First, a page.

I’m a Breast Cancer Survivor…
My breast surgeon said, “Well, I have some good news and some bad news.” It’s never good to hear this from your doctor…. she continued, “The good news, we got it all. The bad news you have cancer.” The phone almost dropped from my hands as I started to shake. “What was she saying? I can’t have breast cancer. I’m healthy and don’t have a family history.” What followed was a lengthy monologue about further surgery, sentinel lymph node dissection, need to get receptor status, possible radiation and chemotherapy. I couldn’t process it and my head was spinning. That day will be forever imprinted in my memory – March 27th, 2018.
If you’d like to read my blog posts regarding my journey through breast cancer, please go to the blog page on my old website, which chronicles the emotional and physical challenges of this diagnosis. Each article is linked at the bottom of this blog post.
Literally, the tables had turned and I was now the patient sitting on the exam table with the paper vest on, vulnerable, scared and fearing what was around the corner for me.
Here are some simple facts about breast cancer.
1. Age increases risk.
When we look at the numbers, by the age of 80, a woman has a risk of 1 in 8 of developing breast cancer. Here are the numbers for the other decades according to the SEER report, which estimates the risk of developing breast cancer in 10-year age intervals. According to the report, the risk that a woman will be diagnosed with breast cancer during the next 10 years, starting at the following ages, is as follows:
Age 30 . . . . . . 0.48% (or 1 in 208)
Age 40 . . . . . . 1.53% (or 1 in 65)
Age 50 . . . . . . 2.38% (or 1 in 42)
Age 60 . . . . . . 3.54% (or 1 in 28)
Age 70 . . . . . . 4.07% (or 1 in 25)
2. Most breast cancers occur in women with NO family history. Over 80% of breast cancer are not genetically inherited. Of note – I had NO family history of breast cancer.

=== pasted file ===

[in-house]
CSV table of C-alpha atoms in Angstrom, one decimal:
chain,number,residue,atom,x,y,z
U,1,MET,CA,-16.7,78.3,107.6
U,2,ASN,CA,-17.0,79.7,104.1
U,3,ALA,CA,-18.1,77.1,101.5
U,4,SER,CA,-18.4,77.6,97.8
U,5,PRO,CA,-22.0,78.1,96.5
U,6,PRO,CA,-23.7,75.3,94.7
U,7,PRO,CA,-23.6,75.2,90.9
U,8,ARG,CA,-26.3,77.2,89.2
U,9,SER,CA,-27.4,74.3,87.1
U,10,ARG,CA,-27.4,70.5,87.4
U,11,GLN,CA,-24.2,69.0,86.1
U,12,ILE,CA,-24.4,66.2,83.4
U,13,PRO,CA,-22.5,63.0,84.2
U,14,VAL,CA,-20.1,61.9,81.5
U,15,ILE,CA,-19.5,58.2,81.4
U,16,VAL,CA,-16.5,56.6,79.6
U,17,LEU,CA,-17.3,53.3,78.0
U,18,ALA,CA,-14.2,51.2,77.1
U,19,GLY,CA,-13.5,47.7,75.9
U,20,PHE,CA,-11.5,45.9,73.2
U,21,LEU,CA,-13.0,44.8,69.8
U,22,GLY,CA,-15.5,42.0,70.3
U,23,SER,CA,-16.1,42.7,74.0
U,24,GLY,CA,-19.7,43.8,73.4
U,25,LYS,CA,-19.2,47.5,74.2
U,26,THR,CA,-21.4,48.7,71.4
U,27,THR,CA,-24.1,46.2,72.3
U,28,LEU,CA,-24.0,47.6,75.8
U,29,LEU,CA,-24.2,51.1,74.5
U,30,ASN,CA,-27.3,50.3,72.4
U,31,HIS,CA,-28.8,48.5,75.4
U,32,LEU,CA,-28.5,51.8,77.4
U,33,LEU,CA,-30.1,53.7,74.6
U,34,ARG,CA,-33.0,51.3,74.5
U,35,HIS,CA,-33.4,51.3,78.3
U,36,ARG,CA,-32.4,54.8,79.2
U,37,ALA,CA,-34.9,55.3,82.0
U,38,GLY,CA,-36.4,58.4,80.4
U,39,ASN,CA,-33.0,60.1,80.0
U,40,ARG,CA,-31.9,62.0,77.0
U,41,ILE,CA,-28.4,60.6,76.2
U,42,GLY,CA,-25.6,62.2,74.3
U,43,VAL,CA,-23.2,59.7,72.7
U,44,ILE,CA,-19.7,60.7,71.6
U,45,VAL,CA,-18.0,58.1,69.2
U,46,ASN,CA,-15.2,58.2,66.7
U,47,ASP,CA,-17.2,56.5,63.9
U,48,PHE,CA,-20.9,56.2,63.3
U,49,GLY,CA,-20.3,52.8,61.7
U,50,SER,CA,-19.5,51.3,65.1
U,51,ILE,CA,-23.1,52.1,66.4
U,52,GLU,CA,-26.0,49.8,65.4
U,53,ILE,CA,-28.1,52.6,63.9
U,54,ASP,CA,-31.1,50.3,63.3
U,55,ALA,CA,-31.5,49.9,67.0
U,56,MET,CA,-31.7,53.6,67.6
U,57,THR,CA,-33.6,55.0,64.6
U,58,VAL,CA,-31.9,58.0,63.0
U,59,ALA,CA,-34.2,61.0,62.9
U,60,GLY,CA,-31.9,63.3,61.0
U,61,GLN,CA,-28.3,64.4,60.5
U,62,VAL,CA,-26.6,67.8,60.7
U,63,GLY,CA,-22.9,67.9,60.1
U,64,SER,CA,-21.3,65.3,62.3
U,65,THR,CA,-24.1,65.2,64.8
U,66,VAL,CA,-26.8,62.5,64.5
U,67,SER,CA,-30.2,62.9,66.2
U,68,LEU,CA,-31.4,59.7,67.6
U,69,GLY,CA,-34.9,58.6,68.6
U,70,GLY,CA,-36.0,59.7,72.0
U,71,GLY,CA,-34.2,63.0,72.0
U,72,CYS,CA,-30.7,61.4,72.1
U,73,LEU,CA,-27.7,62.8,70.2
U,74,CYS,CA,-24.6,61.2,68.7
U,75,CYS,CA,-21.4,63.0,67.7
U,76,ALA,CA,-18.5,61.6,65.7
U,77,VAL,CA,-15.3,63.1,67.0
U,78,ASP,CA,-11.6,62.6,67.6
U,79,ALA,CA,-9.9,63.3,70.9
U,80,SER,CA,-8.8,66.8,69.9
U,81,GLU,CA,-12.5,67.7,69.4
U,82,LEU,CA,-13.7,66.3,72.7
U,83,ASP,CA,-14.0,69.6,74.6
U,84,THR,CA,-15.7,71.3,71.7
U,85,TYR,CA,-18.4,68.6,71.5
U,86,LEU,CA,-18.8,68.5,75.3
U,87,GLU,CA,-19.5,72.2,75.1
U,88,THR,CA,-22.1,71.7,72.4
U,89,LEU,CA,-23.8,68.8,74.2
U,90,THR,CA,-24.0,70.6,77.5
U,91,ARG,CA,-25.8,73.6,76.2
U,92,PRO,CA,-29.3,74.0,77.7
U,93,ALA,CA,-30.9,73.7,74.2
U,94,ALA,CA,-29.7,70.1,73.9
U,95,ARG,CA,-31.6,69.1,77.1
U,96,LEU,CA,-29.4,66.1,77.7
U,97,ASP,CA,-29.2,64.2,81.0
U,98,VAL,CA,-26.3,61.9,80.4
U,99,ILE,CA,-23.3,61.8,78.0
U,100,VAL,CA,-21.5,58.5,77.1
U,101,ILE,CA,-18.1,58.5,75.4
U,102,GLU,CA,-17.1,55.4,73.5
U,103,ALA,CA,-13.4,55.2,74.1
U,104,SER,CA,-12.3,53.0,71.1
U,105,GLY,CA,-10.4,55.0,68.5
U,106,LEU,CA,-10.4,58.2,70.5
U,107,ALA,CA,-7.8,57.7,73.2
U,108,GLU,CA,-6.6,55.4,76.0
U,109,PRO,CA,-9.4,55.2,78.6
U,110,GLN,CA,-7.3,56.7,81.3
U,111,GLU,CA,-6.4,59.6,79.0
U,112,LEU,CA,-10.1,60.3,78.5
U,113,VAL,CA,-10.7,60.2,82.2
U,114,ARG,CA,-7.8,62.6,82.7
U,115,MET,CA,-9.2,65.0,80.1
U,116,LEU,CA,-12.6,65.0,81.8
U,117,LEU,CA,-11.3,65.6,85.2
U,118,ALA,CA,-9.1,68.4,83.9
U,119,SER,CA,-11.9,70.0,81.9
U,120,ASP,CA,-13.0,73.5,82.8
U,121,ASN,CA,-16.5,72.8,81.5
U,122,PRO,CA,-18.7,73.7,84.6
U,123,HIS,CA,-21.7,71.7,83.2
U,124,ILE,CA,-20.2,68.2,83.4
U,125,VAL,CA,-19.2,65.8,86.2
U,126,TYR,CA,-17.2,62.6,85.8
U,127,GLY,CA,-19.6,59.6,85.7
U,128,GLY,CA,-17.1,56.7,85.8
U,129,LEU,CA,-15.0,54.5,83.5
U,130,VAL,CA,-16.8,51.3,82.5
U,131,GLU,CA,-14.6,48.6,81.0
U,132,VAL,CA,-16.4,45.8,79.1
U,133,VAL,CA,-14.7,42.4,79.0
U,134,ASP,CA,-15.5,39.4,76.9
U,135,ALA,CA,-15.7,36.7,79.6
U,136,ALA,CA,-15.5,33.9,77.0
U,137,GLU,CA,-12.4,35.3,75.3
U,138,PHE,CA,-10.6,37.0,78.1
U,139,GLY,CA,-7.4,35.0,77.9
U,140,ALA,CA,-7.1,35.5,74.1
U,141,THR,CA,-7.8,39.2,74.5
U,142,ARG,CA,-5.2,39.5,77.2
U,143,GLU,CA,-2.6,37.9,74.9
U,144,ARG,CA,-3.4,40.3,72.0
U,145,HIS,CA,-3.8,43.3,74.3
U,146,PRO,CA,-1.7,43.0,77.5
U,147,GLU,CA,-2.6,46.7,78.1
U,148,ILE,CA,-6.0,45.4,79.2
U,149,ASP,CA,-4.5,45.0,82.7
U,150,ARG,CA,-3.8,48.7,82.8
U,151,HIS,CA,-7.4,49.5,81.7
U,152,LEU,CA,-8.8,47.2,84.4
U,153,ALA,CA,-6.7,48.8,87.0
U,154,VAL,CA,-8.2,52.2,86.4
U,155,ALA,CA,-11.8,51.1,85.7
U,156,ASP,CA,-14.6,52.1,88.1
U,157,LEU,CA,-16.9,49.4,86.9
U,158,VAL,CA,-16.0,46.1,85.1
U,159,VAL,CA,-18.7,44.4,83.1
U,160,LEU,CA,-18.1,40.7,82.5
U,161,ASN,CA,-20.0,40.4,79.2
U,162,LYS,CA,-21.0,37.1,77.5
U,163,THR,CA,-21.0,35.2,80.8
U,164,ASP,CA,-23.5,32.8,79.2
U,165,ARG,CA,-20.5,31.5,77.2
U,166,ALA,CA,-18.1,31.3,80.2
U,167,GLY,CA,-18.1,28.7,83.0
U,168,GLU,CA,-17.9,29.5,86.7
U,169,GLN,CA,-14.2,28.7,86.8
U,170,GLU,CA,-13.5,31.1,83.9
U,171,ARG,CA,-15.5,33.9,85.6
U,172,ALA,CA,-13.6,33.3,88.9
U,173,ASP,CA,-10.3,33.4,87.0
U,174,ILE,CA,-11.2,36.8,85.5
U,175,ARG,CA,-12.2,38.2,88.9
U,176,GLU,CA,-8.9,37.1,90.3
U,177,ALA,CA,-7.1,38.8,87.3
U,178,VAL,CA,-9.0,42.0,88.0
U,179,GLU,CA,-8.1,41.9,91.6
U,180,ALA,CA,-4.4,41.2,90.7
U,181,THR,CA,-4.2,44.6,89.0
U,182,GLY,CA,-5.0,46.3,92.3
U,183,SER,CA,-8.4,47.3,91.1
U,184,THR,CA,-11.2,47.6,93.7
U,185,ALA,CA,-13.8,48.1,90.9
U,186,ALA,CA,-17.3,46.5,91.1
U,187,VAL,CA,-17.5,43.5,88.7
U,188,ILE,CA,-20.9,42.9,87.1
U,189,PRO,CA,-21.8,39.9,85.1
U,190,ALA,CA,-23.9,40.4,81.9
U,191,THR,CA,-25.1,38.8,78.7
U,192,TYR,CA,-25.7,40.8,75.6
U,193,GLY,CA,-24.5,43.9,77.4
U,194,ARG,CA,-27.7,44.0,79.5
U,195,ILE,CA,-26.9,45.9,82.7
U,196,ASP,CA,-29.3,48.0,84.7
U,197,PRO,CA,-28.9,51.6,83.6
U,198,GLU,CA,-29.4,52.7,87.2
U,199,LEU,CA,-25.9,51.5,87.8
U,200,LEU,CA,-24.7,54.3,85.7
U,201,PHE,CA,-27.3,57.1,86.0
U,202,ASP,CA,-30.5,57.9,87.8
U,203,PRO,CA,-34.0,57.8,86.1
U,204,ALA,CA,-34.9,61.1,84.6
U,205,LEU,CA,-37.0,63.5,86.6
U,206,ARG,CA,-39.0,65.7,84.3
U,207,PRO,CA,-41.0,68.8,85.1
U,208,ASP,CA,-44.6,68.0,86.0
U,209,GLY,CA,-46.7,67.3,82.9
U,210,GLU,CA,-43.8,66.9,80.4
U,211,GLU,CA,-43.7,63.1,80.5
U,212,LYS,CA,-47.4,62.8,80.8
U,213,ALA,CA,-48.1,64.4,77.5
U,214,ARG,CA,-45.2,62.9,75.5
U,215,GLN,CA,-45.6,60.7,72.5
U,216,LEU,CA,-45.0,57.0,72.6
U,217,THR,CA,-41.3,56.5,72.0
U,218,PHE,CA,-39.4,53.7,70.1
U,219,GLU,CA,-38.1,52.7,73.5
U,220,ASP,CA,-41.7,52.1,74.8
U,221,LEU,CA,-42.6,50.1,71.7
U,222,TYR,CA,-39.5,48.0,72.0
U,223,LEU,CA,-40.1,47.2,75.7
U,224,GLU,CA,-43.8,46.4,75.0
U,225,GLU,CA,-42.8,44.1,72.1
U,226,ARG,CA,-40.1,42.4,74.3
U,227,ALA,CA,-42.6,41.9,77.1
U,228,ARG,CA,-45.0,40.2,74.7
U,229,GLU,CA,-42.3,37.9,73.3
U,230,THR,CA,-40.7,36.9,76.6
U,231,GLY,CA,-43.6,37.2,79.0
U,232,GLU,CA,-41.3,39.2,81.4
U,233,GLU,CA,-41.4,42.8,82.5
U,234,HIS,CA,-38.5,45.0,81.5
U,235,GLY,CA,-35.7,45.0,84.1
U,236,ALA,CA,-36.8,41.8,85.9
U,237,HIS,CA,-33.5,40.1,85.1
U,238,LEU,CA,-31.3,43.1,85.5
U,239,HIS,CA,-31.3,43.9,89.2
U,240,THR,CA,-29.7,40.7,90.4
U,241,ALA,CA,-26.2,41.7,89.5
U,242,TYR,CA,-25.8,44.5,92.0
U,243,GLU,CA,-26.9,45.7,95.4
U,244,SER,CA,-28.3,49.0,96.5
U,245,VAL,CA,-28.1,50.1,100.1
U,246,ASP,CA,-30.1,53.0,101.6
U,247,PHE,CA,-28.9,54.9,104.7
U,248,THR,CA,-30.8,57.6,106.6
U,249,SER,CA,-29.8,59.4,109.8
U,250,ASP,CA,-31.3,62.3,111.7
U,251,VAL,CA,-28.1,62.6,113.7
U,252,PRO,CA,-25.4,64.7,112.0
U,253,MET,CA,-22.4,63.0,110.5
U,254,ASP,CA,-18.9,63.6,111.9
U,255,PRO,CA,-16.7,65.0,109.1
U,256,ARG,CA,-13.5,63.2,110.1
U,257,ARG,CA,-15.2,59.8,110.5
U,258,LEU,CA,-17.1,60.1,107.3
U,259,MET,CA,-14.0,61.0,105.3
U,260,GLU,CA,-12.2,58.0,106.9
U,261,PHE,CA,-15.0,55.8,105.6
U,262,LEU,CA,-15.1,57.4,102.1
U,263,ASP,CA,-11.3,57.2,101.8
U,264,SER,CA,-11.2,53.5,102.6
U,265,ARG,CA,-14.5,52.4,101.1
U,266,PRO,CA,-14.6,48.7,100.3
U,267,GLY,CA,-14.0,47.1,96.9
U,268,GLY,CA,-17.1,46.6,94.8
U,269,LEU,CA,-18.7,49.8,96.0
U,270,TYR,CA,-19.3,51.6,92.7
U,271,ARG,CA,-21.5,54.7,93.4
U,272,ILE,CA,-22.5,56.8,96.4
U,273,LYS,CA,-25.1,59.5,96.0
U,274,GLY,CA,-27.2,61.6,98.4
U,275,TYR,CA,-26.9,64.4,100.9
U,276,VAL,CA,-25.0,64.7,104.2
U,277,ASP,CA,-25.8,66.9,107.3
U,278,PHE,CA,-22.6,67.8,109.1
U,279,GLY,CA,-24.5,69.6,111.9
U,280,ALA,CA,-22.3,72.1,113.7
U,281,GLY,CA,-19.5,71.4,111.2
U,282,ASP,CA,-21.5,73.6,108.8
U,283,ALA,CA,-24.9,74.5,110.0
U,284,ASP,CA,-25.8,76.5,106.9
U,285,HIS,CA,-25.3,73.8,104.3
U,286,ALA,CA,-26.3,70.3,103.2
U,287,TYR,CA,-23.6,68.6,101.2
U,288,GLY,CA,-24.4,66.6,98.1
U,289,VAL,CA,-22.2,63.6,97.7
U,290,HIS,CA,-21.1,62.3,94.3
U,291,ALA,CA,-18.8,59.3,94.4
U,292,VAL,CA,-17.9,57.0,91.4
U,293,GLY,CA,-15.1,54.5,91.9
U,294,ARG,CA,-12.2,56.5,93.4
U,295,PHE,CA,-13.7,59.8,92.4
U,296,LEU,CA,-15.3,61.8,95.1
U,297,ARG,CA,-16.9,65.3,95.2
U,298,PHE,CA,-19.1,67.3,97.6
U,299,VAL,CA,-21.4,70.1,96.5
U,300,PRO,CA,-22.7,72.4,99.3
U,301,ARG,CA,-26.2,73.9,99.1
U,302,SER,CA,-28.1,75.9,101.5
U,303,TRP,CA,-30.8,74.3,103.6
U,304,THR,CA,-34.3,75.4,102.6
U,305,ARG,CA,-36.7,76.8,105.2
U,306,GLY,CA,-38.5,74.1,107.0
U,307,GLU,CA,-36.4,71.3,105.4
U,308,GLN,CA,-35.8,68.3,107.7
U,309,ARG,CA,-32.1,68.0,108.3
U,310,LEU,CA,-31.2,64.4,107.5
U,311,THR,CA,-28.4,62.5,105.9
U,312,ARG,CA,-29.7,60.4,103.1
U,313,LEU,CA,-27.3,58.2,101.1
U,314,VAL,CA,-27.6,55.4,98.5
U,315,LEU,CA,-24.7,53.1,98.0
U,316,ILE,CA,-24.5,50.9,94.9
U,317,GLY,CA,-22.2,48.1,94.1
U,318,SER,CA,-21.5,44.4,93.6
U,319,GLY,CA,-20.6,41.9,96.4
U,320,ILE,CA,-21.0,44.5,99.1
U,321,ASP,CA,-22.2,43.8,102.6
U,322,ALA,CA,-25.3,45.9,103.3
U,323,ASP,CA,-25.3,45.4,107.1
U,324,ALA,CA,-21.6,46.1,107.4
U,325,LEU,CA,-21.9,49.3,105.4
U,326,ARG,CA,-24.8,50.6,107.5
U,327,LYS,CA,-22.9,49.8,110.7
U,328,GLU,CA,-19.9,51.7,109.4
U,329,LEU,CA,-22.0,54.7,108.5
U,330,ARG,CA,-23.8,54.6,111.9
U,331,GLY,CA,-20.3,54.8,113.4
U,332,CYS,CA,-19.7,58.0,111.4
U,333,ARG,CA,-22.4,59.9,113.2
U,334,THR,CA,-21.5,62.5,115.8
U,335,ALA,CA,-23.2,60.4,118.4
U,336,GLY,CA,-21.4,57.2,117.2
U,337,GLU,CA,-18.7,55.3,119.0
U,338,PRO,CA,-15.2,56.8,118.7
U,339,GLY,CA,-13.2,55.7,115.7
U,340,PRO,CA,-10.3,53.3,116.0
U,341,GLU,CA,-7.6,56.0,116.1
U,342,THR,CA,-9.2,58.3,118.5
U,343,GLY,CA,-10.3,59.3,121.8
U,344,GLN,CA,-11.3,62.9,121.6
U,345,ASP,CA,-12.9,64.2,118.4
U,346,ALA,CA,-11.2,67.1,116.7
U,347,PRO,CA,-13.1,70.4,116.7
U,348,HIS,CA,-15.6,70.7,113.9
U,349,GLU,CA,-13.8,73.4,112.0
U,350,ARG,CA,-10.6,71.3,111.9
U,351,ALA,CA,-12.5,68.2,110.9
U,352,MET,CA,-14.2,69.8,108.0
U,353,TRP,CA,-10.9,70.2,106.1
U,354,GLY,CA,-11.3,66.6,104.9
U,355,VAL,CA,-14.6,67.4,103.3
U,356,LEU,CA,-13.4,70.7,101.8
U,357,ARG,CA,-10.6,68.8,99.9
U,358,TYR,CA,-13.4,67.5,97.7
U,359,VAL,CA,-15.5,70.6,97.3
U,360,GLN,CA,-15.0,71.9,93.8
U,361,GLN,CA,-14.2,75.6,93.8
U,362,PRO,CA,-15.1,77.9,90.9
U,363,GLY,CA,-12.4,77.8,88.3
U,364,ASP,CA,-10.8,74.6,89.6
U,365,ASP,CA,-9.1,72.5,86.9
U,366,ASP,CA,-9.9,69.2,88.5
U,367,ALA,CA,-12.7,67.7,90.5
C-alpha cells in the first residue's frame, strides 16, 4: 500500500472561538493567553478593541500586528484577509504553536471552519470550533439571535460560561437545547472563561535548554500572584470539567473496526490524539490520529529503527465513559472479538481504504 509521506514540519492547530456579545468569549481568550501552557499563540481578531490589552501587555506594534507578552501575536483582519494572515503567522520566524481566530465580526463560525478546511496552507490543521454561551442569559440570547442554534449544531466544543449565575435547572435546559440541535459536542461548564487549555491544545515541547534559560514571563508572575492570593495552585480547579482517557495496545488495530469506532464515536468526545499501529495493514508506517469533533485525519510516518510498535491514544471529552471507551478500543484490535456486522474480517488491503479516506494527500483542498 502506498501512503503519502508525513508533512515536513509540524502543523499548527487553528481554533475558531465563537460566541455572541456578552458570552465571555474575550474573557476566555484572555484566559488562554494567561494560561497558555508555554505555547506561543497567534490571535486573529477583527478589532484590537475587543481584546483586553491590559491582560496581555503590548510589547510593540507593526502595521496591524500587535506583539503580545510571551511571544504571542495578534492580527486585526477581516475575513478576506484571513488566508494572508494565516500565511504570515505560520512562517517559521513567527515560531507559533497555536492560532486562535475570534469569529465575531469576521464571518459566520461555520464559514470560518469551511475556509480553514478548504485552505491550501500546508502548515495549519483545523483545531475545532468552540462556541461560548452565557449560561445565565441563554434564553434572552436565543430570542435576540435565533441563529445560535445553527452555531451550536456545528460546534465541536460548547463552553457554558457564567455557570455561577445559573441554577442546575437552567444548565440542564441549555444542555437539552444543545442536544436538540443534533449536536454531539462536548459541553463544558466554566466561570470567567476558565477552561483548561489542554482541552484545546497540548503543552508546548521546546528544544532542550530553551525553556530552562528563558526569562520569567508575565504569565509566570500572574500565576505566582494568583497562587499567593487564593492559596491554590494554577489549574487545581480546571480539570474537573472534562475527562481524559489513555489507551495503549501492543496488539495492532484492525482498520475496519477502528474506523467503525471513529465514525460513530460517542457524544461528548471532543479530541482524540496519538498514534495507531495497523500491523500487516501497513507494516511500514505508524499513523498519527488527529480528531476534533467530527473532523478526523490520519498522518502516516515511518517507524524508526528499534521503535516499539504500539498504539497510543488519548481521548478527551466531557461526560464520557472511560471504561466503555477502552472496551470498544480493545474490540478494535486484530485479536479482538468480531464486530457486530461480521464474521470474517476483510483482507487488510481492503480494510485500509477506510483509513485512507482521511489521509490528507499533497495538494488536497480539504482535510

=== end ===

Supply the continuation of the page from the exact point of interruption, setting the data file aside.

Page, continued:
3. If detected early, there is over 90% survival rate. My cancer WAS detected early – being Stage 1 and I underwent a lumpectomy with external radiation therapy to reduce the risk of recurrence.
I share this story with you because this month, October, is Breast Cancer Awareness Month. My cancer was detected on my annual screening mammogram, because I have dense breasts, this was a 3-D mammogram with tomosynthesis. Early detection is key to diagnosis and survival.
I strongly believe that my breast cancer was due to STRESS and if you read my blogs you will better understand why I make this claim. It was my wake-up call to make changes in my life – striving for better self-care and realization of what I could physically, emotionally and spiritually do to live my best life ever.
I am a breast cancer survivor. My next mammogram and breast check-up with my breast surgeon will be in mid- November and I will update you all with the findings.
Please get screened for breast cancer – be it mammography, ultrasound, MRI or thermography. Take the first step for detection – it may very well save your life!
If you'd like to read more about my journey follow the links below:
Part 1: When the Doctor Becomes the Patient…
Part 2: When the Doctor Becomes the Patient
Part 3: When the Doctor Becomes the Patient
Part 4: “It is what it is.”
Part 5: The Sentinel Lymph Node…
Part 6: Radiation Therapy Begins – What? No Tattoo?!
Part 7: Radiation Treatment: Pain, blisters and pigmentation…OUCH!
In health and happiness,